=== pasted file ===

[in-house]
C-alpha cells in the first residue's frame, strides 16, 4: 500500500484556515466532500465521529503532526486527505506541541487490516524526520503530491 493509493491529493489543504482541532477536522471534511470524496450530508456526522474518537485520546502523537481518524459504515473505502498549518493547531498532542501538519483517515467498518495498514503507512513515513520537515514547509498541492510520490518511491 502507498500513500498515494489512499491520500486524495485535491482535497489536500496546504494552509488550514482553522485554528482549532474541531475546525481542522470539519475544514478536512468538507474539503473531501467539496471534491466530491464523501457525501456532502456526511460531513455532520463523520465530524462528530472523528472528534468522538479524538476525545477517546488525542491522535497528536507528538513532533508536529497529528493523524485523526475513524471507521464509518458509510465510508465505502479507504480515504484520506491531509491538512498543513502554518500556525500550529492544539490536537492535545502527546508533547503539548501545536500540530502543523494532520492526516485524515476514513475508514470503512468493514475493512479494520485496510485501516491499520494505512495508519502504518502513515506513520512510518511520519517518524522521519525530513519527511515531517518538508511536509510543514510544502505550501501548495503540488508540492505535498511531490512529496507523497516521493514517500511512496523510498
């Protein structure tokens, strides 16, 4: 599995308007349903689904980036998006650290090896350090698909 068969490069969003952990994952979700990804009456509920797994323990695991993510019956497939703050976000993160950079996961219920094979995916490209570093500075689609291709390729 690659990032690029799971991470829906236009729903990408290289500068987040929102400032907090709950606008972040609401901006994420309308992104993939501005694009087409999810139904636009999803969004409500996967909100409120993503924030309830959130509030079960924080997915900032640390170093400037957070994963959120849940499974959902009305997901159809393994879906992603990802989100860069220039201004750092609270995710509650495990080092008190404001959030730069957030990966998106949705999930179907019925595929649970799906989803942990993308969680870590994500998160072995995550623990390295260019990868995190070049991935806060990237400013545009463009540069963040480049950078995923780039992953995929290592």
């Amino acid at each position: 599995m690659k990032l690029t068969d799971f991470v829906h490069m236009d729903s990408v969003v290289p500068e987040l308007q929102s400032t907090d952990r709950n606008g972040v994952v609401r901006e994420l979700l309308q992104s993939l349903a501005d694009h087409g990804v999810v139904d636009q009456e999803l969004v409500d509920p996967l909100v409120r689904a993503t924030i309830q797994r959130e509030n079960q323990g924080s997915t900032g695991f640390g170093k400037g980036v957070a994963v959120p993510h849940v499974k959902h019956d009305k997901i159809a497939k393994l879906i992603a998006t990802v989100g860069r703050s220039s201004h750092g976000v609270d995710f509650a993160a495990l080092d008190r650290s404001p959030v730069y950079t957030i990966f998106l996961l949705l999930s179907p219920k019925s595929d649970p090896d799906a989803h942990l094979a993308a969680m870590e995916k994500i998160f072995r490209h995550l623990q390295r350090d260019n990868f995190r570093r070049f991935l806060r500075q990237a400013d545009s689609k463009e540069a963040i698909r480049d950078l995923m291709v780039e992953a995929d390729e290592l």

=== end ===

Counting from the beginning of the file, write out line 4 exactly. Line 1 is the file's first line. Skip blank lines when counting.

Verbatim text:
């Amino acid at each position: 599995m690659k990032l690029t068969d799971f991470v829906h490069m236009d729903s990408v969003v290289p500068e987040l308007q929102s400032t907090d952990r709950n606008g972040v994952v609401r901006e994420l979700l309308q992104s993939l349903a501005d694009h087409g990804v999810v139904d636009q009456e999803l969004v409500d509920p996967l909100v409120r689904a993503t924030i309830q797994r959130e509030n079960q323990g924080s997915t900032g695991f640390g170093k400037g980036v957070a994963v959120p993510h849940v499974k959902h019956d009305k997901i159809a497939k393994l879906i992603a998006t990802v989100g860069r703050s220039s201004h750092g976000v609270d995710f509650a993160a495990l080092d008190r650290s404001p959030v730069y950079t957030i990966f998106l996961l949705l999930s179907p219920k019925s595929d649970p090896d799906a989803h942990l094979a993308a969680m870590e995916k994500i998160f072995r490209h995550l623990q390295r350090d260019n990868f995190r570093r070049f991935l806060r500075q990237a400013d545009s689609k463009e540069a963040i698909r480049d950078l995923m291709v780039e992953a995929d390729e290592l």